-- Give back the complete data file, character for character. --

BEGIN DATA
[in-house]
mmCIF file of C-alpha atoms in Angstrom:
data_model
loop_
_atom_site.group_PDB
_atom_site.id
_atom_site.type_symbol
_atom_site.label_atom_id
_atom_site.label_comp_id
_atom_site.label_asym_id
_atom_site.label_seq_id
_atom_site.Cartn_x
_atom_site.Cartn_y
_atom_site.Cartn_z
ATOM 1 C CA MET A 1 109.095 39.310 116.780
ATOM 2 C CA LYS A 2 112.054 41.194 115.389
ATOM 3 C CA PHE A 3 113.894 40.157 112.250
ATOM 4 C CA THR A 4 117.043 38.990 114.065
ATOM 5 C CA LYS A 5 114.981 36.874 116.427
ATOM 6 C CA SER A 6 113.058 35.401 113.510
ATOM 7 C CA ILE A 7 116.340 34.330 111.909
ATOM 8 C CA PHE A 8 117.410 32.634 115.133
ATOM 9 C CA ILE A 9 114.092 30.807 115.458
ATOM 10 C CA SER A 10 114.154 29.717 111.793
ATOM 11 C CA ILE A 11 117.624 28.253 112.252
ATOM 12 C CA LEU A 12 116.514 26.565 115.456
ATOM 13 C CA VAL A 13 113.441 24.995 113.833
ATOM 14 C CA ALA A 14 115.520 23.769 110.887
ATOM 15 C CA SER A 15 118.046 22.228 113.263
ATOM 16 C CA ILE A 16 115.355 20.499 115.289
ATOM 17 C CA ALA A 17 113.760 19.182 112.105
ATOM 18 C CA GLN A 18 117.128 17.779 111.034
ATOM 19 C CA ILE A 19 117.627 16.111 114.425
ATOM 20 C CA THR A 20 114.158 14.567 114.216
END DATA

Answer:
[in-house]
mmCIF file of C-alpha atoms in Angstrom:
data_model
loop_
_atom_site.group_PDB
_atom_site.id
_atom_site.type_symbol
_atom_site.label_atom_id
_atom_site.label_comp_id
_atom_site.label_asym_id
_atom_site.label_seq_id
_atom_site.Cartn_x
_atom_site.Cartn_y
_atom_site.Cartn_z
ATOM 1 C CA MET A 1 109.095 39.310 116.780
ATOM 2 C CA LYS A 2 112.054 41.194 115.389
ATOM 3 C CA PHE A 3 113.894 40.157 112.250
ATOM 4 C CA THR A 4 117.043 38.990 114.065
ATOM 5 C CA LYS A 5 114.981 36.874 116.427
ATOM 6 C CA SER A 6 113.058 35.401 113.510
ATOM 7 C CA ILE A 7 116.340 34.330 111.909
ATOM 8 C CA PHE A 8 117.410 32.634 115.133
ATOM 9 C CA ILE A 9 114.092 30.807 115.458
ATOM 10 C CA SER A 10 114.154 29.717 111.793
ATOM 11 C CA ILE A 11 117.624 28.253 112.252
ATOM 12 C CA LEU A 12 116.514 26.565 115.456
ATOM 13 C CA VAL A 13 113.441 24.995 113.833
ATOM 14 C CA ALA A 14 115.520 23.769 110.887
ATOM 15 C CA SER A 15 118.046 22.228 113.263
ATOM 16 C CA ILE A 16 115.355 20.499 115.289
ATOM 17 C CA ALA A 17 113.760 19.182 112.105
ATOM 18 C CA GLN A 18 117.128 17.779 111.034
ATOM 19 C CA ILE A 19 117.627 16.111 114.425
ATOM 20 C CA THR A 20 114.158 14.567 114.216